Recent advances in surgical technology make it possible to perform minimally invasive joint replacements. Various minimally invasive techniques allow the joint to be replaced with less cutting and manipulation of muscles, tendons and ligaments around the joint. There are other potential advantages to minimally invasive surgery, including smaller incisions, less bleeding, less scarring, less pain and a speedier recovery.

Recovery From Total Knee Arthroplasty

A short hospital stay is likely, varying a bit depending on the type of procedure performed and the overall health of the patient. Patients usually experience immediate relief from the joint pain suffered before the replacement. However, there will be some post-operative discomfort that can be managed with prescribed pain medication.

Physical therapy starts in the hospital, as soon as possible after surgery, usually the next day, to ensure rapid healing and restoration of full function. Most patients either proceed to inpatient rehabilitative treatment for approximately a week, or return home and begin outpatient rehabilitation sessions a few times a week.

Patients in physical therapy progress from taking steps with a walker or crutches to walking without assistive devices on stairs and slopes. Continuous passive motion (CPM) machines are commonly used to reduce recovery time and prevent muscle contracture without straining the joint. Patients are also given exercises to perform at home to reinforce the rehabilitative process.

Risks Of Total Knee Arthroplasty

Although considered a safe procedure for most patients, there are certain risks associated with all surgery. These risks include: infection, excessive bleeding, blood clots, buildup of excessive scar tissue, limited range of motion, nerve damage, and implant rejection. For the great majority of patients, total knee arthroplasty is successful and uneventful, providing effective pain relief and greatly improved quality of life.

Bilateral Total Knee Arthroplasty

Bilateral knee arthroplasty is the replacement of both knees during the same period of time. This procedure can be simultaneous, with both knees operated on during the same surgery, or staged, with separate surgeries performed on each knee a few days or weeks apart. Bilateral knee arthroplasty is performed on patients disabled by severe arthritis in both knees. While the bilateral procedure is longer and more complex than a single knee arthroplasty, the pain relief after surgery is much greater and the overall rehabilitation time is shorter.

There is some debate about whether the simultaneous procedure is preferable to the staged operations and also about whether bilateral arthroplasty is always more beneficial than two widely spaced operations.

Advantages Of The Simultaneous Bilateral Procedure

There are several important advantages to a bilateral total knee arthroplasty, including:

  • Single administration of anesthesia
  • Shorter hospital stay
  • Reduced costs
  • More efficient correction of bilateral bone deformities

The great majority of patients who have had the bilateral procedure say that they were pleased with the results and, if given the choice, would choose this method again. Once the immediate postsurgical pain abates, they experience relief in both knees. In addition, they only have to undergo one surgery and one period of rehabilitation.

Risks Of Simultaneous Bilateral Procedure

While total knee arthroplasty is considered a safe operation, it carries the risks of any surgical procedure, including excessive bleeding, blood clots, infection and adverse reaction to medication or anesthesia. The rate of these complications is approximately the same for bilateral or singular operations. For some patients, early rehabilitation may be more difficult after the bilateral surgery since there is not an unaffected leg to use for support.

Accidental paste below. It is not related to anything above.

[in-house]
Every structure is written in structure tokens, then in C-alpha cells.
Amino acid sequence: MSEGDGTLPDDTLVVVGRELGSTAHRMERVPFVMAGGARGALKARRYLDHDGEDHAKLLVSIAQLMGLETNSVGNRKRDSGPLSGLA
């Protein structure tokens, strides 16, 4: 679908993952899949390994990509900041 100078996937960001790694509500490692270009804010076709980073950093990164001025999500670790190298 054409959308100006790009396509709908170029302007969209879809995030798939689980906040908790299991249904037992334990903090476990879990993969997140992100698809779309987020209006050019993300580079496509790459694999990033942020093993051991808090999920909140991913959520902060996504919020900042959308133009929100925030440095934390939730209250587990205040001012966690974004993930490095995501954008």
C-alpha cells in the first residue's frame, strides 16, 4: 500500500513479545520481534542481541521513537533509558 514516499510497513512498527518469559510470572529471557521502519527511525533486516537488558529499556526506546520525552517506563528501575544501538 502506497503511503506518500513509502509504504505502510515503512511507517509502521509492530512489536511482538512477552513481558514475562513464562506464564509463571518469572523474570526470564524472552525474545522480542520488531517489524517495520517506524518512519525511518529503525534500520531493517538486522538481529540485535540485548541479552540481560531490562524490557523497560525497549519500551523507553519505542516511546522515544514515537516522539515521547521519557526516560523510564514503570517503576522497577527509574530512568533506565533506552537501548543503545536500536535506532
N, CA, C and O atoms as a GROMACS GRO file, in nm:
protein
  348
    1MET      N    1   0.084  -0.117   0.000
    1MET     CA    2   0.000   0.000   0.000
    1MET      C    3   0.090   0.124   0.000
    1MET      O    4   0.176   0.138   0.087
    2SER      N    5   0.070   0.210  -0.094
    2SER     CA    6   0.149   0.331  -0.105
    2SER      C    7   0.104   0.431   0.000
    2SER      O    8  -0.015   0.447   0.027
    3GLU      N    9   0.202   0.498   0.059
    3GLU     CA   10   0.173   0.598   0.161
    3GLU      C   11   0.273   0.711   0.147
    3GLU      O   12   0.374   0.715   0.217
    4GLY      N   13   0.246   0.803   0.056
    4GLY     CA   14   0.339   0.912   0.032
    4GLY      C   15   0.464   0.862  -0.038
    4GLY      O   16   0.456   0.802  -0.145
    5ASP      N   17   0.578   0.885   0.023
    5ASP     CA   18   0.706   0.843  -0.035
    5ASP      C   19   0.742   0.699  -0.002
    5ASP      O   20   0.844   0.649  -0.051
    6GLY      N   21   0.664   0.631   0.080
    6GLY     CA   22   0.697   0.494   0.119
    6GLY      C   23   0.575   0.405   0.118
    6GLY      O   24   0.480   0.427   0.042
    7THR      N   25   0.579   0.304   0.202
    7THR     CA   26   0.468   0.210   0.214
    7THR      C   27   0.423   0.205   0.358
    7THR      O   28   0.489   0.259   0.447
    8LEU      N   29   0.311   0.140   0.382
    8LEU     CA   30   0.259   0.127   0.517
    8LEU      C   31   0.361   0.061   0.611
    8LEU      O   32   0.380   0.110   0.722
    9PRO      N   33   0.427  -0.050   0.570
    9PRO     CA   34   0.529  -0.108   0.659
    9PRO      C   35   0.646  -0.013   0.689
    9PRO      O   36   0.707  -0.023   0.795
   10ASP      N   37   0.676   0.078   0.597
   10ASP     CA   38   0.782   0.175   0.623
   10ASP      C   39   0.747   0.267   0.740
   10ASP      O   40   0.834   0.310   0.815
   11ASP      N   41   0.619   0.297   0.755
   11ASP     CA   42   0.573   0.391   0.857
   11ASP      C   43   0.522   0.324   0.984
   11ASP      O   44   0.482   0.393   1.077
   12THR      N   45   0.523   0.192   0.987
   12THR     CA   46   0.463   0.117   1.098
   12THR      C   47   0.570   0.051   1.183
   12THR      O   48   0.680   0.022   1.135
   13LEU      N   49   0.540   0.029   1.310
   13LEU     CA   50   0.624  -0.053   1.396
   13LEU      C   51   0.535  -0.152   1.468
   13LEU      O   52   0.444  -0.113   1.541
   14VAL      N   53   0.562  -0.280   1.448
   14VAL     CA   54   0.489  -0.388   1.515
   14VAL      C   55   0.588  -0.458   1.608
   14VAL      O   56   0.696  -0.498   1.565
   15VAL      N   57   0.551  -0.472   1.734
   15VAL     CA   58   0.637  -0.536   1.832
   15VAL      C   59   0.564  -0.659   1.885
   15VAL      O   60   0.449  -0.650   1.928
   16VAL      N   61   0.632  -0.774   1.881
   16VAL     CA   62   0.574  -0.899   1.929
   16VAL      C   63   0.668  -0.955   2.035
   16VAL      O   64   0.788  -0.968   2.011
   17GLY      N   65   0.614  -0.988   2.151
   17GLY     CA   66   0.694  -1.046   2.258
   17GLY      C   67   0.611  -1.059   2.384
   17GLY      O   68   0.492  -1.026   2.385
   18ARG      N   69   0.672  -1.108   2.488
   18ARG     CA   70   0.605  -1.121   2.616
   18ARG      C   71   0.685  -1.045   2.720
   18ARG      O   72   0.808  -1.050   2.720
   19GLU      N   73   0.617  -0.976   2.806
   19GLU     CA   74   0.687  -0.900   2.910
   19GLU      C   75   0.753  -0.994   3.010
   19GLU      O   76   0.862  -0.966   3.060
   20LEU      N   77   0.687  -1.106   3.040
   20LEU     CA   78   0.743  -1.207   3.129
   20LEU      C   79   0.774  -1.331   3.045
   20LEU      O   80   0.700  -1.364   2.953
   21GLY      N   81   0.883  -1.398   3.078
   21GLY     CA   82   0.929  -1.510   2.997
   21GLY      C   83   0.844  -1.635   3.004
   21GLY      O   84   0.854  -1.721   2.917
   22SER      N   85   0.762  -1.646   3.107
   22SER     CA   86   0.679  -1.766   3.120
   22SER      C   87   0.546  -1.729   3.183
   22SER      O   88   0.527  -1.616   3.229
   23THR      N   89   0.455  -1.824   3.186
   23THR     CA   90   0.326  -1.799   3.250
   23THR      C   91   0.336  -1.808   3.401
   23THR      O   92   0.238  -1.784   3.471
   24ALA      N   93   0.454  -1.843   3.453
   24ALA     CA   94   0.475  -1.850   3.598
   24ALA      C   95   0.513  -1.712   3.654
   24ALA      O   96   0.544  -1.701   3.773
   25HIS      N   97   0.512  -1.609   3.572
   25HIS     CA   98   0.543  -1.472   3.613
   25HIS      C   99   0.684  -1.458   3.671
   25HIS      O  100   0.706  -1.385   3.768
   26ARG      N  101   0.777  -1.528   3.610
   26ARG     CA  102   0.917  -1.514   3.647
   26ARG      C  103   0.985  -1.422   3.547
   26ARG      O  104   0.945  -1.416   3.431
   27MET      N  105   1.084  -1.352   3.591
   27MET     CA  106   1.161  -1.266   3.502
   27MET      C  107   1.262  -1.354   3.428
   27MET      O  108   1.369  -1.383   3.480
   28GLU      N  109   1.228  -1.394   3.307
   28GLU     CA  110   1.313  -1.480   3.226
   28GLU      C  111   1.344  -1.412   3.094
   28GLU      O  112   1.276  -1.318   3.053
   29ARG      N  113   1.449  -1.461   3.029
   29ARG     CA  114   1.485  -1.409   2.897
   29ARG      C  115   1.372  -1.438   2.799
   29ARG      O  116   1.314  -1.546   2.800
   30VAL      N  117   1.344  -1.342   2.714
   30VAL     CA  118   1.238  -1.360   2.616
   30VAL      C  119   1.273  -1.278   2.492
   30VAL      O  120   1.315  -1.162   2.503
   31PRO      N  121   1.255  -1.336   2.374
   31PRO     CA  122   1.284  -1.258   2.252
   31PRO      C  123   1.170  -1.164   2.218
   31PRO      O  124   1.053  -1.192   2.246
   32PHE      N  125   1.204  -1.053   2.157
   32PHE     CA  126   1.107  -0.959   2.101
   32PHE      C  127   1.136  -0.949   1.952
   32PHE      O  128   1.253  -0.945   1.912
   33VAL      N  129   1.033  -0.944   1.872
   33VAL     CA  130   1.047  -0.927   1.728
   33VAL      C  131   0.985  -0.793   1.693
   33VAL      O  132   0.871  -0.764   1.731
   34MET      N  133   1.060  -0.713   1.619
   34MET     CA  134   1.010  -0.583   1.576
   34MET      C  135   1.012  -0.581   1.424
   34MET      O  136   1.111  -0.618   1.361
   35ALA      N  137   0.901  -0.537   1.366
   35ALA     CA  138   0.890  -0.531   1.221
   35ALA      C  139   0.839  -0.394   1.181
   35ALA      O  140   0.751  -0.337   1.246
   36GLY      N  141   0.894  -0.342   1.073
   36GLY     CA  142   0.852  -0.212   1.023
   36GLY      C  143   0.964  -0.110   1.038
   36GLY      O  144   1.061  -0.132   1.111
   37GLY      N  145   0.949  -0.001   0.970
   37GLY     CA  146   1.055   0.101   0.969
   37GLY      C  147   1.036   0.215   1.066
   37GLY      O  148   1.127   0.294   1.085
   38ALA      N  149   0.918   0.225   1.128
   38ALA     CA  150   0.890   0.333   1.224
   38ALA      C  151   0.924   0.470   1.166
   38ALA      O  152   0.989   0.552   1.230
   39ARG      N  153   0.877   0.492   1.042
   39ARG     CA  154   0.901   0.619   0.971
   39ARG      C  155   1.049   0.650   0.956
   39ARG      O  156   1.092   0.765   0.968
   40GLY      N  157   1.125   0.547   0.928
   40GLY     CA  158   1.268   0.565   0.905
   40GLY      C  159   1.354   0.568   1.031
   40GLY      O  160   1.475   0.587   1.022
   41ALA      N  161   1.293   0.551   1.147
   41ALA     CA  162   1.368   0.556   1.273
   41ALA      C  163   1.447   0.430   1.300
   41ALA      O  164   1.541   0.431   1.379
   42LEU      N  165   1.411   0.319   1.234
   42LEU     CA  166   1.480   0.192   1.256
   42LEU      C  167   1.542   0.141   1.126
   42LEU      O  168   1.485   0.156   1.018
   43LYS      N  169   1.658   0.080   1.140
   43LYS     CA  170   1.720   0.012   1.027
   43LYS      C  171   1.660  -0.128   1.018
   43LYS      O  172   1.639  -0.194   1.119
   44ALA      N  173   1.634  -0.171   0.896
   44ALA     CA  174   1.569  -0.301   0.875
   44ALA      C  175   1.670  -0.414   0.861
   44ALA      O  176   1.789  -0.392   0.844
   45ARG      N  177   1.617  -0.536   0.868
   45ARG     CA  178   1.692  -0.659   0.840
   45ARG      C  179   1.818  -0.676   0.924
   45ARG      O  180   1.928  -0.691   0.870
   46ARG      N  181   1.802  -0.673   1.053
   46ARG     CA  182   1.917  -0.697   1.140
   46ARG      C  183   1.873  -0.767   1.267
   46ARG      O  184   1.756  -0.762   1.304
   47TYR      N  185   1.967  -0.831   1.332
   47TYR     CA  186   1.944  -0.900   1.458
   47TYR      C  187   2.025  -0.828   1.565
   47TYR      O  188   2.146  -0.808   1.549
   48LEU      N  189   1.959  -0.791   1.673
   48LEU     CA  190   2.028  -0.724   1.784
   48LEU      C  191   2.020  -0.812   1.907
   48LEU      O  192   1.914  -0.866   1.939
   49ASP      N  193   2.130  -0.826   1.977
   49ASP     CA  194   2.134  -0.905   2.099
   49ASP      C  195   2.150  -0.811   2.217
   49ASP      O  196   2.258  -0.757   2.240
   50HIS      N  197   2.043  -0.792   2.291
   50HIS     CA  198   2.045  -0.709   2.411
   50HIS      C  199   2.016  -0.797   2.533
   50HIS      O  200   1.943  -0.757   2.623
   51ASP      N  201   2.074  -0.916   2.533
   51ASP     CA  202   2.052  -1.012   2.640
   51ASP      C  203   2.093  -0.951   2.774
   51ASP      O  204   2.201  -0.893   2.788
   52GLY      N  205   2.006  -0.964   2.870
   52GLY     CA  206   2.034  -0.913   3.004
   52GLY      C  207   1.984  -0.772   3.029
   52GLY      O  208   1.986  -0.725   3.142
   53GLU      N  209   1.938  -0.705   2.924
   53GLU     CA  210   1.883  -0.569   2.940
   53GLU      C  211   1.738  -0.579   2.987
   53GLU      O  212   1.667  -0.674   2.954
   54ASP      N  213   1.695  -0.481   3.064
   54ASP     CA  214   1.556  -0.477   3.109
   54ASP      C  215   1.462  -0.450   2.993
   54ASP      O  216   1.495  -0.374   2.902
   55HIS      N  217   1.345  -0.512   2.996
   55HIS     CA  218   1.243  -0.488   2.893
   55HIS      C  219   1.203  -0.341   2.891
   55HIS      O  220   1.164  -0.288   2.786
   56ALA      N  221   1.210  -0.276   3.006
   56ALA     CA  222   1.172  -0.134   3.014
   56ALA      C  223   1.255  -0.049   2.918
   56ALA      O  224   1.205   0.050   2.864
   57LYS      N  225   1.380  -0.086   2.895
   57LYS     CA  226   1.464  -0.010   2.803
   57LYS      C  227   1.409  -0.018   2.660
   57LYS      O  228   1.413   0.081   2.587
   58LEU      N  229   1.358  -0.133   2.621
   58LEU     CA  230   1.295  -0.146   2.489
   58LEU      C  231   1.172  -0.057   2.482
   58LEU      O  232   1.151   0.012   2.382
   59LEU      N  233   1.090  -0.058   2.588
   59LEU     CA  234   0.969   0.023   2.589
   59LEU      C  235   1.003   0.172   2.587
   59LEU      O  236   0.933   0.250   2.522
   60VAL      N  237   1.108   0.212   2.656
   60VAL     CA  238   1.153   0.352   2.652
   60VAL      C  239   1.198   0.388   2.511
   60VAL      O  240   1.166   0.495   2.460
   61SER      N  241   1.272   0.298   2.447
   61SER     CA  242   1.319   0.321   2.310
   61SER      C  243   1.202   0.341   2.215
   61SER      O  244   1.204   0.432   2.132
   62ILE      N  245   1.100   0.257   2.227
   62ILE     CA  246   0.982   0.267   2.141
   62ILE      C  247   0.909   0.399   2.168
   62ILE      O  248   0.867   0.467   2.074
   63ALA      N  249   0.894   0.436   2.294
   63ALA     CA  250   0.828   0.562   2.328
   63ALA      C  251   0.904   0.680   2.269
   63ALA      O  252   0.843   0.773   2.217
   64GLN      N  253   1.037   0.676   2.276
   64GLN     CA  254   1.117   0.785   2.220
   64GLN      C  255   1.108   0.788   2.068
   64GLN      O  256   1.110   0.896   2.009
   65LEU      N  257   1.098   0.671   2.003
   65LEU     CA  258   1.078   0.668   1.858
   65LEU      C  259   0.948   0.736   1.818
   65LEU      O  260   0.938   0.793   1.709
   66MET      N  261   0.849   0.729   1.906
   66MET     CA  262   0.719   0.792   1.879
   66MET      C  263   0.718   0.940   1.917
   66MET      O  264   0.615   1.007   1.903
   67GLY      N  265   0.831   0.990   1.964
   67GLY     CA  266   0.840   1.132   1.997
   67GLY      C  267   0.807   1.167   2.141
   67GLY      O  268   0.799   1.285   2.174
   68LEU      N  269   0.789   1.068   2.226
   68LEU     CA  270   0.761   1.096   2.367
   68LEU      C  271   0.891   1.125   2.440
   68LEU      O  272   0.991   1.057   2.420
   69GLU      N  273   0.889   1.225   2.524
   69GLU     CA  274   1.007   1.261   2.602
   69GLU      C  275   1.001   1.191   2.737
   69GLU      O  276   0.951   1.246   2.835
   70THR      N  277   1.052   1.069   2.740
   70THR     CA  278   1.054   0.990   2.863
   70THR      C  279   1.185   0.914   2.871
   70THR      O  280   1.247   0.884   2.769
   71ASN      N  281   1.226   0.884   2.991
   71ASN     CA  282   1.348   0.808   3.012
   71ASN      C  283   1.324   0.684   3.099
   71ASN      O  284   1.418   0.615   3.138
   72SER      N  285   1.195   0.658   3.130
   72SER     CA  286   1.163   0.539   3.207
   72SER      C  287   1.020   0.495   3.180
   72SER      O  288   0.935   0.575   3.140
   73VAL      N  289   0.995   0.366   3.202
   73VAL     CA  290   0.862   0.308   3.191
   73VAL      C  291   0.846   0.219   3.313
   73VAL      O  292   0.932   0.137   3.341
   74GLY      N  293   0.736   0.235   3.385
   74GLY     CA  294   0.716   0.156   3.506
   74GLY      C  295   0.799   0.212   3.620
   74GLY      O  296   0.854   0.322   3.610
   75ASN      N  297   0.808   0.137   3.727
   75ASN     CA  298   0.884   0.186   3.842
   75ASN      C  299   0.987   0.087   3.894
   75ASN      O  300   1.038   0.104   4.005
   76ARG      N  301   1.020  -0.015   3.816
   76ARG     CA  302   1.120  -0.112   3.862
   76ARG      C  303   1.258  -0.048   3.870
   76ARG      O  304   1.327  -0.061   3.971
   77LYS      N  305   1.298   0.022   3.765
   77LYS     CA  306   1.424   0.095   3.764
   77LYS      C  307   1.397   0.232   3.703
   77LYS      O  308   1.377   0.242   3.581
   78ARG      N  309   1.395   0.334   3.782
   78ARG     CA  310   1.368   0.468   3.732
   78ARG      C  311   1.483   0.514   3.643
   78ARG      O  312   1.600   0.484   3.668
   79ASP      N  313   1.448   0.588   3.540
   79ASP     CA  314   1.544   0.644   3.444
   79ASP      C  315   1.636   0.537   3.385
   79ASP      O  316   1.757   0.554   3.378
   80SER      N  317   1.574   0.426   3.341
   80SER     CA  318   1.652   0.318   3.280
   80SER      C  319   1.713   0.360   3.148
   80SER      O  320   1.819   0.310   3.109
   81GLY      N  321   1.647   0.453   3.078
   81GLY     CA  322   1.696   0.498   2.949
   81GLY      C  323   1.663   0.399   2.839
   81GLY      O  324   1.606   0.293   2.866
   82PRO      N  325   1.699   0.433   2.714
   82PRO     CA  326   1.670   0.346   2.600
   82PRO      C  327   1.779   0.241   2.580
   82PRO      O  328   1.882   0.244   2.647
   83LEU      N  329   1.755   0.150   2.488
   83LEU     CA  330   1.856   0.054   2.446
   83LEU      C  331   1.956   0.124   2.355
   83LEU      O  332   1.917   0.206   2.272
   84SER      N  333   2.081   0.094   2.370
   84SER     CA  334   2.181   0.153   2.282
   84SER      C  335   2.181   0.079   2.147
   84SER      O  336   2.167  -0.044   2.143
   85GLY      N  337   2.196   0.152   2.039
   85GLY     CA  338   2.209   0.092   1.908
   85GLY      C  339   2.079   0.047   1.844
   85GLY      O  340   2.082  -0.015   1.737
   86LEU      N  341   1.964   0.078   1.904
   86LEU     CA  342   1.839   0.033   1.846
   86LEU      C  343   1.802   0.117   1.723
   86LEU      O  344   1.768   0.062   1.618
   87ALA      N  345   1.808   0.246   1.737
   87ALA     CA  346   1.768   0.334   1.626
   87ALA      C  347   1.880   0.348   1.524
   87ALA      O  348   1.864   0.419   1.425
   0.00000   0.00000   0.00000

Bilateral total knee arthroplasty is not usually recommended for patients who are over 80 years of age or patients who have serious underlying medical conditions. In these situations, bilateral surgery may present a greater risk since it is a larger, more traumatic event than smaller, more widely spaced procedures. Patients in these categories are at greater risk of developing cardiopulmonary and neurological complications or of requiring blood transfusions.

Unicondylar Knee Arthroplasty

Unicondylar knee arthroplasty, also known as partial or unicompartmental knee replacement, is a less invasive alternative to a total knee arthroplasty. Partial knee arthroplasty is designed to replace only the portion of the knee that has been damaged by arthritis, leaving the healthier areas intact. Partial knee replacement allows patients to benefit from less scarring, shorter recovery time and a fuller range of motion.

Candidates For A Unicondylar Arthroplasty

Although most candidates for this procedure are over the age of 55, this procedure may be performed on younger patients who are relatively incapacitated by their knee damage. Good candidates include patients who do not suffer from rheumatoid arthritis, whose arthritis is localized to one specific area of the knee, and whose ligaments are in good condition.

To determine whether a unicondylar knee arthroplasty is the best course of treatment for a particular patient, the doctor performs a physical examination to evaluate precisely which area of the knee is producing the pain. Imaging tests will also be conducted, including X-rays and MRI scans to detect the precise location of cartilage damage and its severity.

The Unicondylar Arthroplasty Procedure

Unicondylar knee arthroplasty may be performed under either general or spinal anesthesia. The surgery generally takes 1 to 2 hours to complete. The surgeon makes an incision at the front of the knee close to the affected area. This incision provides the surgeon with the opportunity to assess the structures of the knee, to ensure that the nearby ligaments are healthy and that the damage is confined to one specific area. If arthritis is present in multiple areas of the knee, total knee arthroplasty may have to be substituted for partial knee replacement.